How normal stem cells become cancer stem cells
Xi He, M.D., Research Specialist II, and Linheng Li, Ph.D., Associate Investigator, are the first and last authors, respectively, on a new publication that clarifies how normal stem cells become cancer stem cells and how cancer stem cells can cause the formation of tumors.
The paper, "PTEN-deficient intestinal stem cells initiate intestinal polyposis" was posted to the Nature Genetics Web site on January 21.
The theory that cancer stem cells initiate and drive cancer cell growth has been gaining popularity in both clinical and basic research. Recent studies have identified cancer stem cells and shown that they may cause tumors when transplanted into a secondary host. Until now, however, little was known about the process by which mutations in a stem cell result in primary tumor initiation.
The Li Lab team studied the intestinal system in mice in which one of the human tumor suppressor genes, PTEN, had been deleted. They found that the PTEN/Akt pathway likely regulates stem cell activation by helping control nuclear localization of beta-catenin, the Wnt pathway effector, through phosphorylation of beta-catenin - including Serine552.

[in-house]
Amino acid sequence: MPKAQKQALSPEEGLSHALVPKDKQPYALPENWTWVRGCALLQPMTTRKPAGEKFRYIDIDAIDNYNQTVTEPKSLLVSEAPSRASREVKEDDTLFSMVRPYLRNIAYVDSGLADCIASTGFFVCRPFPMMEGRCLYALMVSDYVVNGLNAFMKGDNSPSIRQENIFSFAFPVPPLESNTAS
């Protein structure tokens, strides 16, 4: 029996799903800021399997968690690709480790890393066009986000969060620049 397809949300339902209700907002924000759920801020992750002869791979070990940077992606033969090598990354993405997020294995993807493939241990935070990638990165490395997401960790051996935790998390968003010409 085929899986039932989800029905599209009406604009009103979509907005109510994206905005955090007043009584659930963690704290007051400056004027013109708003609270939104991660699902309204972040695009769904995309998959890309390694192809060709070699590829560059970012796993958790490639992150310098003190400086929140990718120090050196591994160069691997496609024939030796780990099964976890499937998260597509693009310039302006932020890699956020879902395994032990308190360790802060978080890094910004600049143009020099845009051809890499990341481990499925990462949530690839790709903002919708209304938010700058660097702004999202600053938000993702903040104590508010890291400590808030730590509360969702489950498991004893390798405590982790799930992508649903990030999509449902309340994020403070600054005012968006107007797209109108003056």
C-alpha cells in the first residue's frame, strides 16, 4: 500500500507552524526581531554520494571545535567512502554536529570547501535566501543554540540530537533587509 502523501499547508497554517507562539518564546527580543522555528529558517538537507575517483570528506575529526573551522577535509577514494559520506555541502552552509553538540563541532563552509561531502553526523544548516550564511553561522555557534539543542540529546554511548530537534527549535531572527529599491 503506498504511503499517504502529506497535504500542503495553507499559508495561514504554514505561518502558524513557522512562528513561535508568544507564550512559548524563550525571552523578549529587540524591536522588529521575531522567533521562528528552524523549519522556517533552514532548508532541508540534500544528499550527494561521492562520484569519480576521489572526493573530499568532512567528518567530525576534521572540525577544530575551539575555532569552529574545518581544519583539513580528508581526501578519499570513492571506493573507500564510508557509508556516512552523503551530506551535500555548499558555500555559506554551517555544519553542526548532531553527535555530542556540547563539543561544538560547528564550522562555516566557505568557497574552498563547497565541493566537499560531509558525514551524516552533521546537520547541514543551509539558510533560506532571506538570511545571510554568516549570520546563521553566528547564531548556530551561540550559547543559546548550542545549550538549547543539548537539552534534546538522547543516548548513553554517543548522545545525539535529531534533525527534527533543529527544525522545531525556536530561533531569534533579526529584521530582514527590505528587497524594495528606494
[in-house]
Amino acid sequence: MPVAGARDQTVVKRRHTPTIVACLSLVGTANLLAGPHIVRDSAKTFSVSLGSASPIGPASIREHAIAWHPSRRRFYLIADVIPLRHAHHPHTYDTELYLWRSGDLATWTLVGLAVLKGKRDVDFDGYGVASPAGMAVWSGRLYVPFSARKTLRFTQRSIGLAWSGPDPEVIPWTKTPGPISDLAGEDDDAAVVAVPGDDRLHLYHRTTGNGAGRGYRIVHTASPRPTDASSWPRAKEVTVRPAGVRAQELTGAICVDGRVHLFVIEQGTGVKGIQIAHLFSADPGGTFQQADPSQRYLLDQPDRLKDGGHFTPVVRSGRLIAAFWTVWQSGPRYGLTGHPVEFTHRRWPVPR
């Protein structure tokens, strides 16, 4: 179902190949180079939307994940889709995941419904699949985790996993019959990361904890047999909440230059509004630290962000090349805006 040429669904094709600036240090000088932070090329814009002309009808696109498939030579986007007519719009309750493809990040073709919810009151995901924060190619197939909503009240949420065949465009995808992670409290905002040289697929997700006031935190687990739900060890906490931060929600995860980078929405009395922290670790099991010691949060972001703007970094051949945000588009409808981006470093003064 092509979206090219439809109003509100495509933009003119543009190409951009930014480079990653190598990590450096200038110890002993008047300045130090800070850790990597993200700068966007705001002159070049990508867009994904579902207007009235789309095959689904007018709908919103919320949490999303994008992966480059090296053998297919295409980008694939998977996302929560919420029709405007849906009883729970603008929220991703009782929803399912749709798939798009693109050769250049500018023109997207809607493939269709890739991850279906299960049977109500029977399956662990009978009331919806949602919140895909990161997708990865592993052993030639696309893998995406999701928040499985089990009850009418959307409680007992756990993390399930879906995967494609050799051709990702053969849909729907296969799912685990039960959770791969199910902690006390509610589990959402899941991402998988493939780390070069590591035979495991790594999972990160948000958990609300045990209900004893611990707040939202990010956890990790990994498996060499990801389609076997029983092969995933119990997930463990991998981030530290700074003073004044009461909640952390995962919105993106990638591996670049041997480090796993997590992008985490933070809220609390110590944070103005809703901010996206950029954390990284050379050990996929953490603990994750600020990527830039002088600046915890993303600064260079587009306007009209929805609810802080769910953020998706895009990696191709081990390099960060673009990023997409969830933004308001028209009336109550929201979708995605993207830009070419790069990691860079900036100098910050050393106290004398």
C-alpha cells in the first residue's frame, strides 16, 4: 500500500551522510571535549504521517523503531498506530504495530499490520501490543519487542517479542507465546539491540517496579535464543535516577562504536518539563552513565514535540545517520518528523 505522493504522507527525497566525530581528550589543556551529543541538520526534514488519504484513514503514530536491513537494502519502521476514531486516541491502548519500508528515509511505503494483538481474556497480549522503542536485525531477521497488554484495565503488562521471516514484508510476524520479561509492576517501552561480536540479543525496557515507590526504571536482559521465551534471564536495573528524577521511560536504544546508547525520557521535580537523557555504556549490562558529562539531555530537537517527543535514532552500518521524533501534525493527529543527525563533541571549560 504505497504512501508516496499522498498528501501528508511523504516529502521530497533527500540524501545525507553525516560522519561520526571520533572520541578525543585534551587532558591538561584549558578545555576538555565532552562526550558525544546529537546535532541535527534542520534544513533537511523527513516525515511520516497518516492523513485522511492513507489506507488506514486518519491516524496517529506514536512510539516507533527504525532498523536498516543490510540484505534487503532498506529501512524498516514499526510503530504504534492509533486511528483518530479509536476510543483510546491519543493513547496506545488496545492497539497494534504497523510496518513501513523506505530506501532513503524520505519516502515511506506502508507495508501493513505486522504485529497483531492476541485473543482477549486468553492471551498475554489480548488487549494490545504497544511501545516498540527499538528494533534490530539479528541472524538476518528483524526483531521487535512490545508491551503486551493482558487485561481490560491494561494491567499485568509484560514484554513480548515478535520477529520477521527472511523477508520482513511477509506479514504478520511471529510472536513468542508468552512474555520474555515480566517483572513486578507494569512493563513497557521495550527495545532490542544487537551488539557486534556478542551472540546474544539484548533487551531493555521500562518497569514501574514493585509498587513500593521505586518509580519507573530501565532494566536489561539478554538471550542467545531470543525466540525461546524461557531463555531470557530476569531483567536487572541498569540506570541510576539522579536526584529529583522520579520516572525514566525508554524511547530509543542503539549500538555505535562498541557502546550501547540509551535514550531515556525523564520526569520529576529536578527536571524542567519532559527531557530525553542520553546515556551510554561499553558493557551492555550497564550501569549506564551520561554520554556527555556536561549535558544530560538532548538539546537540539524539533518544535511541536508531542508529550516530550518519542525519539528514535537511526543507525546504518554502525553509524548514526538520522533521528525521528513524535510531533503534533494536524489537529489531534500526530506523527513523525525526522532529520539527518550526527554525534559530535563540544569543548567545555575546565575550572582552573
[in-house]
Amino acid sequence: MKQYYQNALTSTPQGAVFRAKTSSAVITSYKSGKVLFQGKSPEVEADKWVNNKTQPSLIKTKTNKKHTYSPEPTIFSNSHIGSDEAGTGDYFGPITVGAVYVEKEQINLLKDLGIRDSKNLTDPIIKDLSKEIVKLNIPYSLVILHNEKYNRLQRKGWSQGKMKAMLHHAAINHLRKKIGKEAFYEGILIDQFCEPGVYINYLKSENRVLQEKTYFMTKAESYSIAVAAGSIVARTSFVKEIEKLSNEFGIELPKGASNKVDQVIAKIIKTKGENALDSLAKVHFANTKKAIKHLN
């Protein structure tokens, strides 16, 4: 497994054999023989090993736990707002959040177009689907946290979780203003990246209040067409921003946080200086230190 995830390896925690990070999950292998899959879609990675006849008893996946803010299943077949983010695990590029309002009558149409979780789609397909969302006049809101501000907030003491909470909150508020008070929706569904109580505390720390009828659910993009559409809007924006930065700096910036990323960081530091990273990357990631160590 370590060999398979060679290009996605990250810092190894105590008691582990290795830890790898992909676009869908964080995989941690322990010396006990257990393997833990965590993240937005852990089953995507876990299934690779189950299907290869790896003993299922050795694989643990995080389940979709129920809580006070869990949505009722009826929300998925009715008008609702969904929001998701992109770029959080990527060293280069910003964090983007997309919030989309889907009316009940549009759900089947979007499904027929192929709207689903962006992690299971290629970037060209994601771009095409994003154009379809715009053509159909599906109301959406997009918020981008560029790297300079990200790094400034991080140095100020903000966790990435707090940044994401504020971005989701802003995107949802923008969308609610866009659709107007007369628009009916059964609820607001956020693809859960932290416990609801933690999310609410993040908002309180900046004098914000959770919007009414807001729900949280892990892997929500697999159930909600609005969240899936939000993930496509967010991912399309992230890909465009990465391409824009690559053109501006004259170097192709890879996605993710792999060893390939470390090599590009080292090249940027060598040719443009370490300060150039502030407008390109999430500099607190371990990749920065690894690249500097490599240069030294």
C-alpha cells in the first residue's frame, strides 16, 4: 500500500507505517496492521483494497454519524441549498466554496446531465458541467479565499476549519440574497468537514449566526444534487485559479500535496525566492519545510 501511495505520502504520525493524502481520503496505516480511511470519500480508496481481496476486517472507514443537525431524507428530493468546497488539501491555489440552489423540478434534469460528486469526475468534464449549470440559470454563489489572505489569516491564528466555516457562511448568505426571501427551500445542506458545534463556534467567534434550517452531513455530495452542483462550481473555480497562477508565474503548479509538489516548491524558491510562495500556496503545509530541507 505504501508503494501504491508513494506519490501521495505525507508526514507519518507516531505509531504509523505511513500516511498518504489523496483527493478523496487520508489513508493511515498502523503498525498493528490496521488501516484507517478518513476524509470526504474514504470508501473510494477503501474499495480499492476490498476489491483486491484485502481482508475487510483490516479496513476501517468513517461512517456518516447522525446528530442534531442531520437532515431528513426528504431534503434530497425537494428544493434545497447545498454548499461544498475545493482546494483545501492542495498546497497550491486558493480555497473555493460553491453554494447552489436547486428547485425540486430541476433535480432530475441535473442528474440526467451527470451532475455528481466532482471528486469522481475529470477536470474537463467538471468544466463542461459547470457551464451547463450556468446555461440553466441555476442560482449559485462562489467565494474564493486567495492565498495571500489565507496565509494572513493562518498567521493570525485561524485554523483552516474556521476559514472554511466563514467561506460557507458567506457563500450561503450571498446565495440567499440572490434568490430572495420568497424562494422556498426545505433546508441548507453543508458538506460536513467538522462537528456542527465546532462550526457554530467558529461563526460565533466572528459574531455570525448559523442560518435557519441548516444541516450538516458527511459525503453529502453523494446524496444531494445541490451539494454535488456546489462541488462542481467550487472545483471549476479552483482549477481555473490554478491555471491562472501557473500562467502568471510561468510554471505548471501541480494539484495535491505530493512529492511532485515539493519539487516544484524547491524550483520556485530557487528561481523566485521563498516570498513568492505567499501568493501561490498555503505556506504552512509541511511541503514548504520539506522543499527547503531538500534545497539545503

"We found that a loss of PTEN in intestinal epithelial cells accompanied by a loss of PTEN in stromal cells can lead to changes that may increase the number of stem cells and change their position or location," said Dr. Li. "These changes result in crypt fission and budding and can lead to intestinal polyposis and uncontrolled tumor growth."
"All of us were very excited to be part of these efforts to reveal basic features of cancer stem cells," said Dr. He. "What we learned - that cancer stem cells are a rare population in the tumor mass; that they are slow cycling but more active than normal stem cells; and that cancer stem cells and stromal insertions initiate the process of primary tumorigenesis - will be influential in our future work."
"Findings from the Li Lab create opportunities to further characterize cancer stem cells and to obtain their molecular signature -- providing important insight into targeting these cells," said Robb Krumlauf, Ph.D., Scientific Director. "This is a fascinating new area of cancer research, and Linheng Li and his colleagues will continue to make important contributions."